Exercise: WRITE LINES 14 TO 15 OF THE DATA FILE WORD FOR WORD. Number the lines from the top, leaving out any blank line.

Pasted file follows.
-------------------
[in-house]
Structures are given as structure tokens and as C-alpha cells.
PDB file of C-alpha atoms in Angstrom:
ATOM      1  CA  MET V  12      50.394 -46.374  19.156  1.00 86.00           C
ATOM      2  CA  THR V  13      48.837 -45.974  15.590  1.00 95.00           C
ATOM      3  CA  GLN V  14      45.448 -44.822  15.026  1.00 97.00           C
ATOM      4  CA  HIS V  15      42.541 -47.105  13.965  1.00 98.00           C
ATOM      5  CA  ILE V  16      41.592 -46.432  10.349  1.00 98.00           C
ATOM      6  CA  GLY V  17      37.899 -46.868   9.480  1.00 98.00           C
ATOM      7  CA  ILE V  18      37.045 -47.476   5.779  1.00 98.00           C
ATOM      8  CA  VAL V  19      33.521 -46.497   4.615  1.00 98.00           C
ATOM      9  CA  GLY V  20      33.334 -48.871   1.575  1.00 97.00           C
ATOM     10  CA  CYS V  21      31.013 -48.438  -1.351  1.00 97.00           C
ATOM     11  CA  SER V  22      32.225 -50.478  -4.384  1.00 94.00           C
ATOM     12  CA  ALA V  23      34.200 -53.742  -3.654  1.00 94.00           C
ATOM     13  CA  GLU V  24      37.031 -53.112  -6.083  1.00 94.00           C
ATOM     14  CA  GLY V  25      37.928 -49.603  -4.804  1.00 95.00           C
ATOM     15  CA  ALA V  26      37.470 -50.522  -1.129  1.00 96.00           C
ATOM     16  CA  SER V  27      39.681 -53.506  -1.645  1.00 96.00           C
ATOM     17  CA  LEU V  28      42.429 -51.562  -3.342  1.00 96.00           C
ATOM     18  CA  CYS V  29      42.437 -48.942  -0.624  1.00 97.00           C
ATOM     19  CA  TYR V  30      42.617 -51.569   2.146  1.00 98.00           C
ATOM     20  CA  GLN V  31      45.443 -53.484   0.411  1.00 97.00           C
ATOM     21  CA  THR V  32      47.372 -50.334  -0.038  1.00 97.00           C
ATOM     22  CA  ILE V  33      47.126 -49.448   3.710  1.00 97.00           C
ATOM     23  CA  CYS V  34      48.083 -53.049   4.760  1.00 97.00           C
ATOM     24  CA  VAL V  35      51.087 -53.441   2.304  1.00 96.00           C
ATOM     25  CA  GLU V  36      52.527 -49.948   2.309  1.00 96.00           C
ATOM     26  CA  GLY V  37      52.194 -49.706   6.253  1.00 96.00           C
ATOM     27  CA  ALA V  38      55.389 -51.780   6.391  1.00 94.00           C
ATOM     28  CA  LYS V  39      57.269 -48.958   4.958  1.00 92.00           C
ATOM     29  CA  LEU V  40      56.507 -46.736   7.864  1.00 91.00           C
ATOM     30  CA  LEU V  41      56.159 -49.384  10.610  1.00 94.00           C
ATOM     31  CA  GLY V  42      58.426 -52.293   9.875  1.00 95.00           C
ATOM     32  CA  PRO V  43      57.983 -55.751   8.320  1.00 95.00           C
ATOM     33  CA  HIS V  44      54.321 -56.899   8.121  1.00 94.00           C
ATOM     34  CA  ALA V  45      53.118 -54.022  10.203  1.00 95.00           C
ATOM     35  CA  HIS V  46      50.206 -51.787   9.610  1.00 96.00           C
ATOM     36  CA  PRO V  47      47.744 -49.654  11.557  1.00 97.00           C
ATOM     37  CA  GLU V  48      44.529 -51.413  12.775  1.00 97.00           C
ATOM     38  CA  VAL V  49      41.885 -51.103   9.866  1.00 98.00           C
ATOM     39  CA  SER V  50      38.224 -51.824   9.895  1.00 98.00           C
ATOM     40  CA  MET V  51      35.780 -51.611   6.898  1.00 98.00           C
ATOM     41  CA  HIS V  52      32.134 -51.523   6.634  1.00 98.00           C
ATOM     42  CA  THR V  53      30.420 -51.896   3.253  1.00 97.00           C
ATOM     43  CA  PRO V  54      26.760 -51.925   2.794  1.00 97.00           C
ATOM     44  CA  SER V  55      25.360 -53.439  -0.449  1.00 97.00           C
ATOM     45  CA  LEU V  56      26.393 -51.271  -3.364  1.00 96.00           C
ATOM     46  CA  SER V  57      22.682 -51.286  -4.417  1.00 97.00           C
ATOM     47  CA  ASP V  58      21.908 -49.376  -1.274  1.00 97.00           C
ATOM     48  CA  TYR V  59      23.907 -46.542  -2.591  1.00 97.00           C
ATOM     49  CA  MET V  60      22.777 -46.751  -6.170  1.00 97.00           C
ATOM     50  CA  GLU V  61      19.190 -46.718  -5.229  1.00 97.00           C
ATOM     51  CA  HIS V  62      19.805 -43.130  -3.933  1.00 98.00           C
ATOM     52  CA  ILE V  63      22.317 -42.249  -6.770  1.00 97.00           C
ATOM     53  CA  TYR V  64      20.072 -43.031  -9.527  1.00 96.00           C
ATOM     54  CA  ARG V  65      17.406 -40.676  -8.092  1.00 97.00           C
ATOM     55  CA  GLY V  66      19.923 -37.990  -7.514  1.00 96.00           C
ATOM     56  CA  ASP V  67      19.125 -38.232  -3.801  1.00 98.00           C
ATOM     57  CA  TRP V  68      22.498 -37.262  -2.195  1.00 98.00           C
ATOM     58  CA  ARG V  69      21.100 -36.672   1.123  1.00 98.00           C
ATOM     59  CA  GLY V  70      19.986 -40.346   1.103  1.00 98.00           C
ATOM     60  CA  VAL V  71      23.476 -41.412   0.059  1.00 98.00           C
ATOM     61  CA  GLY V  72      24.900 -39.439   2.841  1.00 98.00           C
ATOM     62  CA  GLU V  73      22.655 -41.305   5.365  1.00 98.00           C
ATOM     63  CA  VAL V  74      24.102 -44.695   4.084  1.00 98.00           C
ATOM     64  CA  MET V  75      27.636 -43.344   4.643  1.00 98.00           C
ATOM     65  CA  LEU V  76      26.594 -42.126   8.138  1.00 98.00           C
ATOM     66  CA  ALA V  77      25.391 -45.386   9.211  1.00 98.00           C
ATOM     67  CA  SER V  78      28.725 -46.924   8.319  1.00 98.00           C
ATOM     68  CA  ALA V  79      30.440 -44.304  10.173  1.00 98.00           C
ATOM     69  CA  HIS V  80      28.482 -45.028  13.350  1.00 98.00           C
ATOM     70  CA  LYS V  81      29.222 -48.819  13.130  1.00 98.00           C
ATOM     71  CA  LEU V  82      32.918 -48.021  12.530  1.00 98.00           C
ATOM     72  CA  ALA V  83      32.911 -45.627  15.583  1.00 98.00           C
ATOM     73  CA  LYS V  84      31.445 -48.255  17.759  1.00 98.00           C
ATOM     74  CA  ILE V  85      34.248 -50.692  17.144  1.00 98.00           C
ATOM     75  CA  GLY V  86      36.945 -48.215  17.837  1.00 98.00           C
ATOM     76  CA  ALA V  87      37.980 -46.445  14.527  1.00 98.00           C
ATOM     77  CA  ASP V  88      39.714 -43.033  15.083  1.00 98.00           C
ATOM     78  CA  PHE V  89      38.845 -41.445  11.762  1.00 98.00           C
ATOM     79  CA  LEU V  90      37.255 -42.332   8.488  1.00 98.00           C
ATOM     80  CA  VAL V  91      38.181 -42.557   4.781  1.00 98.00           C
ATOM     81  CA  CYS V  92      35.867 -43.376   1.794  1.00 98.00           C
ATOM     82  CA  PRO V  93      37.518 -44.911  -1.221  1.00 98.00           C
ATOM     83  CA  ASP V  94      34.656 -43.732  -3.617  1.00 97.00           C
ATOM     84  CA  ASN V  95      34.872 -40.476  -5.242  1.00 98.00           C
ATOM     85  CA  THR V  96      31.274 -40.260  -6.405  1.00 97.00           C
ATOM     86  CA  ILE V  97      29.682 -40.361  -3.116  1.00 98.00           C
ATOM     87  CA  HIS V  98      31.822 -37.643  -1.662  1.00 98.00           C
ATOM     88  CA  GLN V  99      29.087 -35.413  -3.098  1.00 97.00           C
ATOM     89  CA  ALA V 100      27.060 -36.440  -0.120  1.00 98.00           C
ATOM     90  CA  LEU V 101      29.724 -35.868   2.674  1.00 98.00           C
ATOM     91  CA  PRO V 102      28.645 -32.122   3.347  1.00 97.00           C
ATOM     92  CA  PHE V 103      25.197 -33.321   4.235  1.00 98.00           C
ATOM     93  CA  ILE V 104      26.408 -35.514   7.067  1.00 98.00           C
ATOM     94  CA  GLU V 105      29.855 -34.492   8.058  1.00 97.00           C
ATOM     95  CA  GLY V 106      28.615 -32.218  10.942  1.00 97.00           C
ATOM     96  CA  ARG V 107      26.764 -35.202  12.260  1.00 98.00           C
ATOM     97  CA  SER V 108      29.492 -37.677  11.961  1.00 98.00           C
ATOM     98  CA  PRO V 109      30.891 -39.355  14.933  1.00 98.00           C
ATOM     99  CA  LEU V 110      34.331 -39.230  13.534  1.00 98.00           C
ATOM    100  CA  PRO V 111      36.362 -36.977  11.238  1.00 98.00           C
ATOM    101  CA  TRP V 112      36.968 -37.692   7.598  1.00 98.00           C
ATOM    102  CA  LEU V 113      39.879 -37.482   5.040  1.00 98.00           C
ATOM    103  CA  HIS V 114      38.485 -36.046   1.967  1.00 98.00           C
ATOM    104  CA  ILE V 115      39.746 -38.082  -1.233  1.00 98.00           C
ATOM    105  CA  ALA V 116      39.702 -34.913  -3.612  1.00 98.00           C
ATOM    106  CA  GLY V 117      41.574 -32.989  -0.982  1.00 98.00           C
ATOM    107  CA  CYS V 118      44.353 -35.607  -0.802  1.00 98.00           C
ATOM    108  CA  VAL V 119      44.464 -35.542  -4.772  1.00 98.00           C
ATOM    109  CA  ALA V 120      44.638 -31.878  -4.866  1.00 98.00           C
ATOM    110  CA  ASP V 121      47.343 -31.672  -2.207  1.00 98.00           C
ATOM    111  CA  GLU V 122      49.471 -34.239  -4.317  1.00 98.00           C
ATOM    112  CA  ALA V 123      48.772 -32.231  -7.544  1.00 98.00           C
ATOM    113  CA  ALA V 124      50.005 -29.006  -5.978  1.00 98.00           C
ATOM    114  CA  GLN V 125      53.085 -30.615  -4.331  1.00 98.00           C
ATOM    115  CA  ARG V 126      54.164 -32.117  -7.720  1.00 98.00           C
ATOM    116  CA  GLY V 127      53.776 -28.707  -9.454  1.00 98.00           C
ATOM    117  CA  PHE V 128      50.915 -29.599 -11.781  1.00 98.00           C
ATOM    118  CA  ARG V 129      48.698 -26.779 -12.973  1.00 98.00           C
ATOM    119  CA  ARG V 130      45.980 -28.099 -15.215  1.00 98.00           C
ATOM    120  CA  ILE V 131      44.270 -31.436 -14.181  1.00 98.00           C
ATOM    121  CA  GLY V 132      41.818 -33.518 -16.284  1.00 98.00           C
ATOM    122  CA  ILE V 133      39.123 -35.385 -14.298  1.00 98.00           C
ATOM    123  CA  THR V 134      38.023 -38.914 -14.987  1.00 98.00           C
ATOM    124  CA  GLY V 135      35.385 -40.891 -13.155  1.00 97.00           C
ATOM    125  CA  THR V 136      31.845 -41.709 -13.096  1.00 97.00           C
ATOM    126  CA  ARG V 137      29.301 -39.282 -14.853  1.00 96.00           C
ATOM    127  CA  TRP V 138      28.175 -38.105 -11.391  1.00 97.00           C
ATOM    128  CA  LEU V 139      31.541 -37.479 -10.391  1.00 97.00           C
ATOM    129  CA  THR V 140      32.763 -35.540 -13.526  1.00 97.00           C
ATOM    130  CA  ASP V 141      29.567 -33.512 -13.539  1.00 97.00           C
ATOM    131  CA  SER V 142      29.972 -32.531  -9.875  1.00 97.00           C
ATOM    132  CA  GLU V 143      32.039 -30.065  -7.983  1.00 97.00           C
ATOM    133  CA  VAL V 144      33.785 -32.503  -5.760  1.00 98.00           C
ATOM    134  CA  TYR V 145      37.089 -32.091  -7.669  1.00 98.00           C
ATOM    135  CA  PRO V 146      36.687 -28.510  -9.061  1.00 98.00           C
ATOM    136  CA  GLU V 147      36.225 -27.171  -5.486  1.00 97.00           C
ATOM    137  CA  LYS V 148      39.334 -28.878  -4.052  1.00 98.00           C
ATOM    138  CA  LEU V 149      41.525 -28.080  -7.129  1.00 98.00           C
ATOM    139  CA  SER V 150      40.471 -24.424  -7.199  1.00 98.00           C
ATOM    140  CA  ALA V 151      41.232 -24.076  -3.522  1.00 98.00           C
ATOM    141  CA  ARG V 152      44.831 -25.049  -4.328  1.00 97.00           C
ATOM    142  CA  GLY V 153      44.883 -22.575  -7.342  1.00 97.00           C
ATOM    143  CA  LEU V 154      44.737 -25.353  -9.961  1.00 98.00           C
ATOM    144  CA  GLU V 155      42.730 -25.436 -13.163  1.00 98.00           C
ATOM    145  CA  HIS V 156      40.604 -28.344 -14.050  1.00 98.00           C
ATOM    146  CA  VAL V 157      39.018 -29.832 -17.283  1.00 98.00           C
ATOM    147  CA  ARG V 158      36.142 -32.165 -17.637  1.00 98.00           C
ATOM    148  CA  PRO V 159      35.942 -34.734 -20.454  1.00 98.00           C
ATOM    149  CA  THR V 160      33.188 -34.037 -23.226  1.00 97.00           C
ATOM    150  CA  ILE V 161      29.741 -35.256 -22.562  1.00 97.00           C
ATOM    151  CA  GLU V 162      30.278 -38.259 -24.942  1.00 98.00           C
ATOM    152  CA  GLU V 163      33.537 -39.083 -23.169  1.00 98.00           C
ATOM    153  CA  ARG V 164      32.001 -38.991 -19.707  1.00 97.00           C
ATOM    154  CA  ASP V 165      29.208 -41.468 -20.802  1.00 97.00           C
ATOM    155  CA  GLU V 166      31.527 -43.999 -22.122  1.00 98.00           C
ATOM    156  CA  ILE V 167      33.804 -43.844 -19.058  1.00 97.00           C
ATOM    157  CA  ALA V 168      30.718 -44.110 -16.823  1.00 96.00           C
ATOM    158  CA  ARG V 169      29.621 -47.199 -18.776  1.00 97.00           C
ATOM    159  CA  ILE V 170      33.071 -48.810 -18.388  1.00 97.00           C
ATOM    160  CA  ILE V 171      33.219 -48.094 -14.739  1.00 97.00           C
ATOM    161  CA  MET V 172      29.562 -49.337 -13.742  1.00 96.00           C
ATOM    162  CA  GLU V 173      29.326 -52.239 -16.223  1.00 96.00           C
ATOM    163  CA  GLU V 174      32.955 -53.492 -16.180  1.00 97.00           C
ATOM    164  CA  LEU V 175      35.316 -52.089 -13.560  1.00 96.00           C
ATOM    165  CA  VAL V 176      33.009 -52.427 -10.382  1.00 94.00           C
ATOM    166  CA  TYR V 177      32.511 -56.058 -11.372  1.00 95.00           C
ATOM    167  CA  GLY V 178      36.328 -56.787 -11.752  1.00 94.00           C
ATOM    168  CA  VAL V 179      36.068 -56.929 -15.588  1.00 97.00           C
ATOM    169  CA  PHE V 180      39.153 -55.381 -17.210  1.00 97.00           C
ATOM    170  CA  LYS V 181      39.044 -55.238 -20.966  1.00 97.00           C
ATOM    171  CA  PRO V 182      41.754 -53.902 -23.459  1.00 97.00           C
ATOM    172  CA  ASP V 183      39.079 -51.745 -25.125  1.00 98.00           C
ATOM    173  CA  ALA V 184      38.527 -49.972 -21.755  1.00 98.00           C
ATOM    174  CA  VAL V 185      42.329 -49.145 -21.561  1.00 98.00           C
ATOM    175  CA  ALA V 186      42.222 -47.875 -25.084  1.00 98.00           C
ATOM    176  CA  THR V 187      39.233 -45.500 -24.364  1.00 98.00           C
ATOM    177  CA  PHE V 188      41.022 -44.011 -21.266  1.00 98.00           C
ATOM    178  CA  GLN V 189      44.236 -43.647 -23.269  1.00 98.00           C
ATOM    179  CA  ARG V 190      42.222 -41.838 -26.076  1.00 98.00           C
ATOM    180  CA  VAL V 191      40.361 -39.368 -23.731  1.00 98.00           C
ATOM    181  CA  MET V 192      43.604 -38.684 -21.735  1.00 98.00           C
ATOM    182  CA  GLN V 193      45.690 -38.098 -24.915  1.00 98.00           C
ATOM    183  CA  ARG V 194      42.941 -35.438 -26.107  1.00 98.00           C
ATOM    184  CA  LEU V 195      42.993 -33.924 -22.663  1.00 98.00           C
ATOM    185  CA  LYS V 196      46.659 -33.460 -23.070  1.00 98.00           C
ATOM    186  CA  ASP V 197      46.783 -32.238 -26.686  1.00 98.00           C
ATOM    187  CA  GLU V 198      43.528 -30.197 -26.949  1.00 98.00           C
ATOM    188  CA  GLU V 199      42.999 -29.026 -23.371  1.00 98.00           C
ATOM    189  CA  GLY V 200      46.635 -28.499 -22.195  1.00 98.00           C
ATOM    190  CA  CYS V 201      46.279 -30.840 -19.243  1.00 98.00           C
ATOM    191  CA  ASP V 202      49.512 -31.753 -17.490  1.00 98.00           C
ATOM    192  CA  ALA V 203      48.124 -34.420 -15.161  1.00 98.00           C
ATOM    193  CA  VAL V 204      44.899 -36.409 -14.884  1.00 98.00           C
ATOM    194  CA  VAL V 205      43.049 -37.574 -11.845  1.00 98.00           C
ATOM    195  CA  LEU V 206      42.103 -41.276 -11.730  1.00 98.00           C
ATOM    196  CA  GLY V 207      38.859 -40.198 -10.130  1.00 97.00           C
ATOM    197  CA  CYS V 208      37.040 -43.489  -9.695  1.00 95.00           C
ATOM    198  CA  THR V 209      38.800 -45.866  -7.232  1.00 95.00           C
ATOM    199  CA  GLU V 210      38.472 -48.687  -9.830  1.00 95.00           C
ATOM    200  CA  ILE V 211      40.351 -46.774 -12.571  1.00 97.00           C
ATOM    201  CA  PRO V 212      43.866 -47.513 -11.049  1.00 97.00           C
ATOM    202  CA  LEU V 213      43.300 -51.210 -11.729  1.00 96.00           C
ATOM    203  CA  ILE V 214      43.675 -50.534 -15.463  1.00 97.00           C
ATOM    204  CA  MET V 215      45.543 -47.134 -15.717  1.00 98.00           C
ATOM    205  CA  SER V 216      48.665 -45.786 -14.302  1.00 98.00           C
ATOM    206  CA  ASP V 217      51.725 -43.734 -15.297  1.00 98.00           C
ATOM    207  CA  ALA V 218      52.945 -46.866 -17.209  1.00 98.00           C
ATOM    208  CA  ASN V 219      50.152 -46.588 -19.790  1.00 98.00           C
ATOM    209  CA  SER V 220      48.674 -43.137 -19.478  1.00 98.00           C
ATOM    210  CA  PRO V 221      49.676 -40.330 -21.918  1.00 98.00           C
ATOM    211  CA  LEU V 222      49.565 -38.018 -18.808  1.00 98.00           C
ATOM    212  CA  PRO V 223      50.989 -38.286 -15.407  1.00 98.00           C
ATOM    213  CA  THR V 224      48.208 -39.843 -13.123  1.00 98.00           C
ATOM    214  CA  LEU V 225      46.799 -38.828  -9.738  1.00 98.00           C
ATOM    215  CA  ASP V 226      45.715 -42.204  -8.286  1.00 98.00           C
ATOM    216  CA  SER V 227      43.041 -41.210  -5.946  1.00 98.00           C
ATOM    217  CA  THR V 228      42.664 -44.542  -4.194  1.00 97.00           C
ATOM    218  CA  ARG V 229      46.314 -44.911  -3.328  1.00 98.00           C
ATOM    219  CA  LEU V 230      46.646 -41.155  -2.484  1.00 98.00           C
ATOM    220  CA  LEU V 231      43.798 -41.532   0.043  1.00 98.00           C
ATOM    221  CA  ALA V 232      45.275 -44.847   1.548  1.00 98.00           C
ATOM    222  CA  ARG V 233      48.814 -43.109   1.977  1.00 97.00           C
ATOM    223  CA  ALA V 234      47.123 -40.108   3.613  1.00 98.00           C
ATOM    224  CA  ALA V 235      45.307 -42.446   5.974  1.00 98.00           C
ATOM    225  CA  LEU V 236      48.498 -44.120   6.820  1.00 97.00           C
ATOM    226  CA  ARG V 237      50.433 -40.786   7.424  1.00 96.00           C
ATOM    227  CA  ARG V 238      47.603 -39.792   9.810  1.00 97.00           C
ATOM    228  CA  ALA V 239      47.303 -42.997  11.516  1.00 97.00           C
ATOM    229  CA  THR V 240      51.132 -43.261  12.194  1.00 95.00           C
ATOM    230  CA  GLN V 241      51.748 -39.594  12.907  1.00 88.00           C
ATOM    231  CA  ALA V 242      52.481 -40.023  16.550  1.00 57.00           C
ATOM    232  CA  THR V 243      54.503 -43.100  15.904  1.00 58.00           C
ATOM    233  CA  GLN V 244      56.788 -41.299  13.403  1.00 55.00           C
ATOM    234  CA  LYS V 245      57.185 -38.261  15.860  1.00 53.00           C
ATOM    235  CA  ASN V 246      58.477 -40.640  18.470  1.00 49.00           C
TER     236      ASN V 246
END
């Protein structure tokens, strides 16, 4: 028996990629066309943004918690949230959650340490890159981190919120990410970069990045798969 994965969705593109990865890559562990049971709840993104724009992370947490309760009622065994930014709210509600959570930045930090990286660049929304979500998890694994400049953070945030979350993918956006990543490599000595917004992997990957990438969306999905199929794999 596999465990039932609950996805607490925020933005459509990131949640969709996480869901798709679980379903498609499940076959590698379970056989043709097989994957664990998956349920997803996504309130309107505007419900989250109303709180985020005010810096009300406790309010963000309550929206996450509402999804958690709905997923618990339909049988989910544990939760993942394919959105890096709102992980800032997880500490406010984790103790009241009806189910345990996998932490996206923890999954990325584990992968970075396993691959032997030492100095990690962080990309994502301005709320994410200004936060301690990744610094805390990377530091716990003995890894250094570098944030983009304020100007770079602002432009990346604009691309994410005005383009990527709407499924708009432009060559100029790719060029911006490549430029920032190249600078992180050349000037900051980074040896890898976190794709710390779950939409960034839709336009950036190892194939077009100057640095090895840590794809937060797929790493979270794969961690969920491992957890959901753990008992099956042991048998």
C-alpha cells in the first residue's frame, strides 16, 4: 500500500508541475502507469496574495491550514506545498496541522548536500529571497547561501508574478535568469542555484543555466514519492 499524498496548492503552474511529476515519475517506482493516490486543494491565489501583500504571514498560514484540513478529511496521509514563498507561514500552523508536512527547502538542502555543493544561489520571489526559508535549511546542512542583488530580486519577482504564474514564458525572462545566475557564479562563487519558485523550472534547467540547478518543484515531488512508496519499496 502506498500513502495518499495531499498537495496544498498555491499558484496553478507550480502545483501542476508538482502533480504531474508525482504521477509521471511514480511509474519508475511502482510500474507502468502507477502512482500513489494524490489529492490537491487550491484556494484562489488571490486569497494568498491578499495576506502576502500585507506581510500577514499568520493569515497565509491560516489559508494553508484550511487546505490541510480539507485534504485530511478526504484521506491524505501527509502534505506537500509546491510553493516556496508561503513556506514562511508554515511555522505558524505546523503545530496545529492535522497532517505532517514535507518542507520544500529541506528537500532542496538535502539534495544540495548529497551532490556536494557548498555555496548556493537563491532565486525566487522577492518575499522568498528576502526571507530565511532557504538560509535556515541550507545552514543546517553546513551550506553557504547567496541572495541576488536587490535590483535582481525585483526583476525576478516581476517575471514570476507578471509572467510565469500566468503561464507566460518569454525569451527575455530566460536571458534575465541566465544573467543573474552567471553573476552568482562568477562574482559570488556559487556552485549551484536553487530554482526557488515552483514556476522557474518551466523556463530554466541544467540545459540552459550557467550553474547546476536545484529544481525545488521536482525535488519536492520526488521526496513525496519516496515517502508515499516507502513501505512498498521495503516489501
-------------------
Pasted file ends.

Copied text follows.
ATOM     11  CA  SER V  22      32.225 -50.478  -4.384  1.00 94.00           C
ATOM     12  CA  ALA V  23      34.200 -53.742  -3.654  1.00 94.00           C